Solid performance for Honey Golds
Piñata Farms has ended the 2020-2021 Honey Gold mango season with a steady volume and strong pricing.
This follows a summer of border closures, snap lockdowns and a national seasonal worker shortage which impacted the industry as a whole.
Sales and marketing manager Rebecca Scurr said Honey Gold volume was down about 5 per cent on 2019-2020.
"Honey Gold mango yields were as expected in all regions. Pricing was stronger than previous seasons due to the industry, in general, being shorter on mangoes. Both factors led to the outcome this season."
Ms Scurr said the mid-season Honey Gold variety tended to produce a consistent crop in terms of yield, fruit quality and excellent eating quality, year after year.
According to the Australian Mango Industry Association (AMIA), some seven million trays were sent to market during the season, down from 10.6 million sent the previous season.
"Given the national picker shortage and general consumer uncertainty about COVID, we're happy with the outcome."
Piñata Farms and about 30 contracted growers produce specialty Honey Gold mangoes in five states between October and March. Piñata's farms are at Humpty Doo near Darwin, Katherine and Mataranka in the Northern Territory, with some 570 hectares under cultivation. About 80,000 trees in the Northern Territory produced a crop during 2020-2021.
Piñata Farms secured seasonal workers under the Federal Government's Seasonal Workers Programme and sent staff from other farms to the Northern Territory for the three-week harvest.
Ms Scurr said third party mango growers in all regions harvested their crops with fewer seasonal workers.
“Fortunately our growers were proactive and began organising their labour pre-season, although all farms had fewer workers than usual.
"Most of our mangoes - especially in Queensland which supplies about 60 per cent of the crop - are grown in touristy areas and there were some seasonal workers already in those areas. It's testament to the third party growers' efforts that the harvest went as well as it did," she said.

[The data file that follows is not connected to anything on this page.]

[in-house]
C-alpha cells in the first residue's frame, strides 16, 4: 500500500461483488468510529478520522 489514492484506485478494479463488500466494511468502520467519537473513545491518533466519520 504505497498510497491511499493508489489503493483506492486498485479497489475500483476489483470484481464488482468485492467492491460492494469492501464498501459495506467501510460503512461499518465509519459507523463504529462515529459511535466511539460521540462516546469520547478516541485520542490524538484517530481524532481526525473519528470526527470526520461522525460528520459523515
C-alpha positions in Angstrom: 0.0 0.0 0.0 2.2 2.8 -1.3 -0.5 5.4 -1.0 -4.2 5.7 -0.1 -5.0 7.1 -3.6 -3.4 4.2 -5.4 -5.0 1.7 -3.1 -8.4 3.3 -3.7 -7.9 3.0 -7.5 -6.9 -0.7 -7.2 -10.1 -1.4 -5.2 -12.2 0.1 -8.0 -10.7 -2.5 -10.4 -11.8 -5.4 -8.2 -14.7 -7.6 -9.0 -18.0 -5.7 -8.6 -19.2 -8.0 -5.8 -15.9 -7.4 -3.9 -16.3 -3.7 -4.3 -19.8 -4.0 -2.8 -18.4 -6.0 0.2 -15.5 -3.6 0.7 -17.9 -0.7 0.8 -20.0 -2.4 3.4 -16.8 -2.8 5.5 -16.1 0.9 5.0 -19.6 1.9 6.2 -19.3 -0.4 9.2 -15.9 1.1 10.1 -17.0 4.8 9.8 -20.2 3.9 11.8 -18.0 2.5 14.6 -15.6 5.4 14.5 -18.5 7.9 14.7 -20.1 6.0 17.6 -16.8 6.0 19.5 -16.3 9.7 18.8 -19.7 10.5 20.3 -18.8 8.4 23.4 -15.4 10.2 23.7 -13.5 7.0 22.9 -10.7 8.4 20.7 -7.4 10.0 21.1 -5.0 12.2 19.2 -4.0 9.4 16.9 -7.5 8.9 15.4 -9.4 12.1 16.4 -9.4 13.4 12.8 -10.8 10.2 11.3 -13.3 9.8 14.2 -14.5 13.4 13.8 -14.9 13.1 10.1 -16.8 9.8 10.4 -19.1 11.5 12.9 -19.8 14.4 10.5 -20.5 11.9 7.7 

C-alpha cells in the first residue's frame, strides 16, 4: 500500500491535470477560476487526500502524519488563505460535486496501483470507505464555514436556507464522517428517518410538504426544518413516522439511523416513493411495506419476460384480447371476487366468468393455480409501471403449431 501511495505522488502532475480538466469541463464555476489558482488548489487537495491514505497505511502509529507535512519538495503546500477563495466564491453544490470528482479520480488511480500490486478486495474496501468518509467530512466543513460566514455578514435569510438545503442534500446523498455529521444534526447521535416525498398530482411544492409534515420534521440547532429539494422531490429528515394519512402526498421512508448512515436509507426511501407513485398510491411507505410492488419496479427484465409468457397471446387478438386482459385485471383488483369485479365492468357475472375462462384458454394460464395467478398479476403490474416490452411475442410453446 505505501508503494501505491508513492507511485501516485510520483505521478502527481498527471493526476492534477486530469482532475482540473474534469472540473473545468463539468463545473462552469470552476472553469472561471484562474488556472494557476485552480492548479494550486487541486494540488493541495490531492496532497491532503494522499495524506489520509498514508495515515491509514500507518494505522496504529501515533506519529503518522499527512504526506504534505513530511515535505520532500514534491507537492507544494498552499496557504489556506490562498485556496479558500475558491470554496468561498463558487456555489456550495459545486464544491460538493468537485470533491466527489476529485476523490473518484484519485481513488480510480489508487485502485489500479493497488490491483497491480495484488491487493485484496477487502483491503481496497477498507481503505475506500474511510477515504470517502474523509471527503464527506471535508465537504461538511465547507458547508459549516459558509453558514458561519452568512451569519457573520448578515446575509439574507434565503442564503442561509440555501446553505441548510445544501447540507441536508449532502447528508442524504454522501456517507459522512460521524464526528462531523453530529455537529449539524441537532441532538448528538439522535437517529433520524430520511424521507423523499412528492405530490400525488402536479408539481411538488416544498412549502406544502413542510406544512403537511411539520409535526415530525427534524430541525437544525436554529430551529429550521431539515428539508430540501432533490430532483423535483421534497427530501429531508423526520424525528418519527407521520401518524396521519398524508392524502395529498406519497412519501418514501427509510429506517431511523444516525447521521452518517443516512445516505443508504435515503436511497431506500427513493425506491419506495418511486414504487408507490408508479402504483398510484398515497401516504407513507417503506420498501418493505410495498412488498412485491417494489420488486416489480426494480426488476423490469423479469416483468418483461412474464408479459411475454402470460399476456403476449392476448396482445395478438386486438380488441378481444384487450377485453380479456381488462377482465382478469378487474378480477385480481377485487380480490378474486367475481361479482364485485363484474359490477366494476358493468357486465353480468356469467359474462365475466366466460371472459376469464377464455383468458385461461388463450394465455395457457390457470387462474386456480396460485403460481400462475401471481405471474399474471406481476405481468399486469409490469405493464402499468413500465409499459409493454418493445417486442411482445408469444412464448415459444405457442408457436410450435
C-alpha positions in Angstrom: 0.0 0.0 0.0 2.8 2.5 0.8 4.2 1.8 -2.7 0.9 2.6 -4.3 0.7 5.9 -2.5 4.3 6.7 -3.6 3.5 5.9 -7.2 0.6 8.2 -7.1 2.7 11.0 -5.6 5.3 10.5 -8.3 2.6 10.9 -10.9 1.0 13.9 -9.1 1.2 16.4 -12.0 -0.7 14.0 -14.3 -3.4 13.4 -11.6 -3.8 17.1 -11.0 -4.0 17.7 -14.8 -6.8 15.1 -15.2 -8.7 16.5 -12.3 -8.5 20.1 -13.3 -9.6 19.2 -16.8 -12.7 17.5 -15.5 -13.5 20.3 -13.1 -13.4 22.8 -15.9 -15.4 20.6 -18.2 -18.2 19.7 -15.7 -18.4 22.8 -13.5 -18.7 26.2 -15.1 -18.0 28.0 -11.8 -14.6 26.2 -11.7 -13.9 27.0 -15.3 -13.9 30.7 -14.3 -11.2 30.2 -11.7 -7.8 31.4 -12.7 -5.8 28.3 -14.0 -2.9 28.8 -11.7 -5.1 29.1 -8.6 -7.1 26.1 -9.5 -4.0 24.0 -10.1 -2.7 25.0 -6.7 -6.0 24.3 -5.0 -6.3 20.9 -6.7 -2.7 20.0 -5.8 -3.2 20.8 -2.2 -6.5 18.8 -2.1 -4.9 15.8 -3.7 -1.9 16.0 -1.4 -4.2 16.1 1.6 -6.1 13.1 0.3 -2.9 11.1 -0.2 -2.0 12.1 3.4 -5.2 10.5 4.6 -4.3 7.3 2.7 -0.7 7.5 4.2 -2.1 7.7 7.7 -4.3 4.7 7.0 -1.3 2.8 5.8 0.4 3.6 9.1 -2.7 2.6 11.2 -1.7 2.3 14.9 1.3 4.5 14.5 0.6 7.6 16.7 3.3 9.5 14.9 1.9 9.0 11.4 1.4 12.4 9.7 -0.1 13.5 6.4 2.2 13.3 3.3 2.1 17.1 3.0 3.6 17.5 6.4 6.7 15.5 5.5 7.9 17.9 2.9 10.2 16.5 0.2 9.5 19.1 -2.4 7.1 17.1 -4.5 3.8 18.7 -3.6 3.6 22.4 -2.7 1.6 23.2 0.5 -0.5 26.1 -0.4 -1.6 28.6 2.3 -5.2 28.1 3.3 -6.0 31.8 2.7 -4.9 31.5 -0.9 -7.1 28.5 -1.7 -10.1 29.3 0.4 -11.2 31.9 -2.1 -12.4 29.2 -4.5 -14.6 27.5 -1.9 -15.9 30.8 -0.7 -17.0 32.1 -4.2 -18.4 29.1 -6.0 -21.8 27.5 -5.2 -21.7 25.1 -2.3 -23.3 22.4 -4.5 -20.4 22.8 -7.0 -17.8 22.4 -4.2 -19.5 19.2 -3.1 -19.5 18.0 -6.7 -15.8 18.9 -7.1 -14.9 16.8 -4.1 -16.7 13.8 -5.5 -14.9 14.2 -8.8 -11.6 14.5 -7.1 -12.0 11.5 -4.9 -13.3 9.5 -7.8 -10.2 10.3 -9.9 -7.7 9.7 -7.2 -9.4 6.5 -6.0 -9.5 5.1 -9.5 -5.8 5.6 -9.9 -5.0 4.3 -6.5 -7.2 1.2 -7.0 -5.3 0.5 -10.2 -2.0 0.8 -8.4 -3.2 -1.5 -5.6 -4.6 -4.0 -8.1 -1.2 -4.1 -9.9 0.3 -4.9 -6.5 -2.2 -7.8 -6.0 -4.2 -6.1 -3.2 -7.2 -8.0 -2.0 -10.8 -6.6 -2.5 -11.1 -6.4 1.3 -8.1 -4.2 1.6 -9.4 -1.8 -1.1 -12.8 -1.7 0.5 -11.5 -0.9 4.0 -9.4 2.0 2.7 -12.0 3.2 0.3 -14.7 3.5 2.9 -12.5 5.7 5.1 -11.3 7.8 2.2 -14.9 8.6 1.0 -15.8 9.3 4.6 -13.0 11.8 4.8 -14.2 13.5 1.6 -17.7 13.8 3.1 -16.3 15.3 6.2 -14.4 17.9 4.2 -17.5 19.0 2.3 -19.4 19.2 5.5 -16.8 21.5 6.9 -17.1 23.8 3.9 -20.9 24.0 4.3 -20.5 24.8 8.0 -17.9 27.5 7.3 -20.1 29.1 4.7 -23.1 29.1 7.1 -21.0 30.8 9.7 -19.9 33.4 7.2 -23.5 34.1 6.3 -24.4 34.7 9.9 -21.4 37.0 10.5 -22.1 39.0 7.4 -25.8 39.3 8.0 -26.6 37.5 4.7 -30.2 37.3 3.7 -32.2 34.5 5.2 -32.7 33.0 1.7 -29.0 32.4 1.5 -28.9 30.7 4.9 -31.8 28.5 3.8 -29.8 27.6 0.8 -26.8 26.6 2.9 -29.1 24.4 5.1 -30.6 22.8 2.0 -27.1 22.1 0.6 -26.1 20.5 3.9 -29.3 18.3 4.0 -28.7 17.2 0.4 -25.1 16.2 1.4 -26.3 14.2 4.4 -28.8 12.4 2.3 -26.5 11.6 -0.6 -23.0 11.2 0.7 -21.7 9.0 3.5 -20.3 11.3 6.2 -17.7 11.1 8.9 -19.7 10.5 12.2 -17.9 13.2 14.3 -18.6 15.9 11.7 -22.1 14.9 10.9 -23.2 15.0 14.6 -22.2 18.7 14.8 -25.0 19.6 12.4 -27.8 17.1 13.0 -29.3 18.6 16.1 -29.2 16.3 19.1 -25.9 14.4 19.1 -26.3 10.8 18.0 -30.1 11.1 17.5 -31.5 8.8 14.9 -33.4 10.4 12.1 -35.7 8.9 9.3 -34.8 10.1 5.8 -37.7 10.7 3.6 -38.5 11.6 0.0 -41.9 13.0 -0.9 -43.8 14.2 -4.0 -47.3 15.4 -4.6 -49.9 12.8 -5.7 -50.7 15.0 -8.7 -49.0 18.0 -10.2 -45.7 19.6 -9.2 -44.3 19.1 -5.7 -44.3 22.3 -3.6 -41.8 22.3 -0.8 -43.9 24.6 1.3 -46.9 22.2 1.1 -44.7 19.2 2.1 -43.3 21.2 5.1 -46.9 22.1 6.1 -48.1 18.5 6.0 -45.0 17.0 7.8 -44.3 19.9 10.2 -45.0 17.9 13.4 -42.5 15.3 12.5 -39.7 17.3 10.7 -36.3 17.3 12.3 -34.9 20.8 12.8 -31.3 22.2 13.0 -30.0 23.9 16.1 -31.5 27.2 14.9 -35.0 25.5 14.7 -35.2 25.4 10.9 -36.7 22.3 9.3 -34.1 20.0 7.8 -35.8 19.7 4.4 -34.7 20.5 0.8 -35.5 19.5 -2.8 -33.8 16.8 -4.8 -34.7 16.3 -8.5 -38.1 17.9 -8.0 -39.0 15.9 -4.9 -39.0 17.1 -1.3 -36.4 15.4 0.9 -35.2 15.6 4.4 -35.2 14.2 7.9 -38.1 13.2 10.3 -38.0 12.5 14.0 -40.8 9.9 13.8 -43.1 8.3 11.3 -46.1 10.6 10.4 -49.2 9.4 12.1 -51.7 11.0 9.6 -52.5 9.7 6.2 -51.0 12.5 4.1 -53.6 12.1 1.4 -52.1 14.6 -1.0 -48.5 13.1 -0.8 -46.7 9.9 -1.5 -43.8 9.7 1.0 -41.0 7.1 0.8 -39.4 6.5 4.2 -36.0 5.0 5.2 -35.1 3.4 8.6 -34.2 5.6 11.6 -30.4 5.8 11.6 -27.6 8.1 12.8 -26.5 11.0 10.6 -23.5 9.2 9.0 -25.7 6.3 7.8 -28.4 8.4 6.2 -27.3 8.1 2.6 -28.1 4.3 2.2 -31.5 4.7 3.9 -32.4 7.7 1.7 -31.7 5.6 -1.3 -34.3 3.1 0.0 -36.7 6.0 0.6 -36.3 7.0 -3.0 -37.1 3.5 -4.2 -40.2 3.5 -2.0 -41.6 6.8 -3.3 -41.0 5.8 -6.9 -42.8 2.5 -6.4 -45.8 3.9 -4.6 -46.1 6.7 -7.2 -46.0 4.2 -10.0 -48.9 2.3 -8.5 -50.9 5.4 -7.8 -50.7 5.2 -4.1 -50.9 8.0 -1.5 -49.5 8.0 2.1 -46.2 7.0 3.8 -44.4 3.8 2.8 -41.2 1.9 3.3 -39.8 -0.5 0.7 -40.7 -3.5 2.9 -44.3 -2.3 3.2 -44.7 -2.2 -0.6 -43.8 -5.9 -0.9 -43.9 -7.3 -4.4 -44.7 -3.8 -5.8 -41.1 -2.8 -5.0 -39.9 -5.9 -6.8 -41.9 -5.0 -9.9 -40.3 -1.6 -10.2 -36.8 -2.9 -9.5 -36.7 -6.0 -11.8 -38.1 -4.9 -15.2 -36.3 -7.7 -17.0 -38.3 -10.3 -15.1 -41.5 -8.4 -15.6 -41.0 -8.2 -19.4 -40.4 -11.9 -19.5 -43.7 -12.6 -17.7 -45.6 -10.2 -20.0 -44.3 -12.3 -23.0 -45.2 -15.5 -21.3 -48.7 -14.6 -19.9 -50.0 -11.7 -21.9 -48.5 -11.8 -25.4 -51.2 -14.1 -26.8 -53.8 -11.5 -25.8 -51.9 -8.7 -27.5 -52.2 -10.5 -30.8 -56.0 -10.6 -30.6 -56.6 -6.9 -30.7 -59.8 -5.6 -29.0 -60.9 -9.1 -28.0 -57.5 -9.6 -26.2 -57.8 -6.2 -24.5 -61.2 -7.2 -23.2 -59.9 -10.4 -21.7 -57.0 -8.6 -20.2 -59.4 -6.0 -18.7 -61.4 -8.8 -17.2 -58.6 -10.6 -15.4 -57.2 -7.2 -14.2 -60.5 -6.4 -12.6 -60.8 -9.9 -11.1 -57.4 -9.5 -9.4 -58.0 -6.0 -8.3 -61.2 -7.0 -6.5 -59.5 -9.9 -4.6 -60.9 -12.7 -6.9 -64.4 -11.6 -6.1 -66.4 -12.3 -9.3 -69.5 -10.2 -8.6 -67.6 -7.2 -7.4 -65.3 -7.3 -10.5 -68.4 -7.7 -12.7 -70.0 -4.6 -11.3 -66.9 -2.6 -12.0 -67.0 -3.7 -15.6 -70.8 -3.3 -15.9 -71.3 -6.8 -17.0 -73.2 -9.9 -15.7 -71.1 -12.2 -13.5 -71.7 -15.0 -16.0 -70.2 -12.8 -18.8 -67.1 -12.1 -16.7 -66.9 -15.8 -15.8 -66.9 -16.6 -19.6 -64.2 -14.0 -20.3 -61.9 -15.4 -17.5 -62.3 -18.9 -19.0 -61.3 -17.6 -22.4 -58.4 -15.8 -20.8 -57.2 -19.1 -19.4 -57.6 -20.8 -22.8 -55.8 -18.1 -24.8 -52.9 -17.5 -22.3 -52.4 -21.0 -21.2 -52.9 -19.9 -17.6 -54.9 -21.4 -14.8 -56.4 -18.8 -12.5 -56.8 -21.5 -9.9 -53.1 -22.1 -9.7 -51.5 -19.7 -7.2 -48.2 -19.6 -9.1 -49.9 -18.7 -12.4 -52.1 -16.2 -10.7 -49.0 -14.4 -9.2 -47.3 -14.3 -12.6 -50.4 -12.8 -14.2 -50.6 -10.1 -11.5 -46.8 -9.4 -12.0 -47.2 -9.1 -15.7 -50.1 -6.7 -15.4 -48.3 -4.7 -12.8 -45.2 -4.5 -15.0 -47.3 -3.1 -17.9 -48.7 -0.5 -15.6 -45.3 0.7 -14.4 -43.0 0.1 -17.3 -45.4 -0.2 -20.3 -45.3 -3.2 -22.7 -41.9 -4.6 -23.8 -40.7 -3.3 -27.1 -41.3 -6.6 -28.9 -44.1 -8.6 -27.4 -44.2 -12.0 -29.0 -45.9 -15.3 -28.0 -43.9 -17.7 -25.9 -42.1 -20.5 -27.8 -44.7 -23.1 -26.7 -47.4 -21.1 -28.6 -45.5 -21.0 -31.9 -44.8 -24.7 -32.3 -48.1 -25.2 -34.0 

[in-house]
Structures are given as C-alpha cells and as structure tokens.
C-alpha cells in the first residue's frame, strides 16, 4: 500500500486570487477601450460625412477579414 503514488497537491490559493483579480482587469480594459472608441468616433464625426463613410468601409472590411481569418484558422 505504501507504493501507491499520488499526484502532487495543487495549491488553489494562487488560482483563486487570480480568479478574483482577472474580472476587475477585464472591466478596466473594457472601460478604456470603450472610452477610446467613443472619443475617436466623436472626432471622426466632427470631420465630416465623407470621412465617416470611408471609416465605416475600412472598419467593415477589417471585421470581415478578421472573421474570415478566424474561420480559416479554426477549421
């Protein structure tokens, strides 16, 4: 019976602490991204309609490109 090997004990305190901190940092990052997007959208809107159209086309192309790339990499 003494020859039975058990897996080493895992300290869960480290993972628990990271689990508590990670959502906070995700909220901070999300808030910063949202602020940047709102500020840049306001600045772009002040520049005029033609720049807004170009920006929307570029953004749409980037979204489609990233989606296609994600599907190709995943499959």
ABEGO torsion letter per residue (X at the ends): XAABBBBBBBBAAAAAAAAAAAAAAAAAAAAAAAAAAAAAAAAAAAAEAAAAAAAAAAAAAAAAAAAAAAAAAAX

She said rainfall in Far North Queensland and a cyclone in Western Australia during the harvest slightly impacted yields and caused some road closures.
Mango prices strong during a summer at home
With travel movements limited due to COVID, Ms Scurr said retail data indicated more Australians stayed home and ate in during the past year, pushing the grocery spend up.
"Honey Gold mangoes always fetch a premium at the major chains. This season, prices were higher for all tropical fruit."
She said Honey Gold season ended a few weeks earlier than usual.
"What happens with the weather during the key flowering period in winter influences the timing of the crop. Darwin, Katherine and Mataranka ran about two weeks late and Queensland ran early, resulting in a condensed season for the second year running.
"In an ideal season, we target 16 weeks of consistent supply. This season we supplied mangoes for about 12-13 weeks."
Piñata Farms has grown Honey Gold mangoes commercially since 2009. They are produced in the Northern Territory, Queensland, New South Wales, Victoria and Western Australia.
Annual growers' conference a go-ahead
Piñata Farms will hold its annual Honey Gold Mango Congress at the Sunshine Coast in April. It was reformatted as a road show last year due to COVID. The conference includes the announcement of the Honey Gold Grower of the Year award.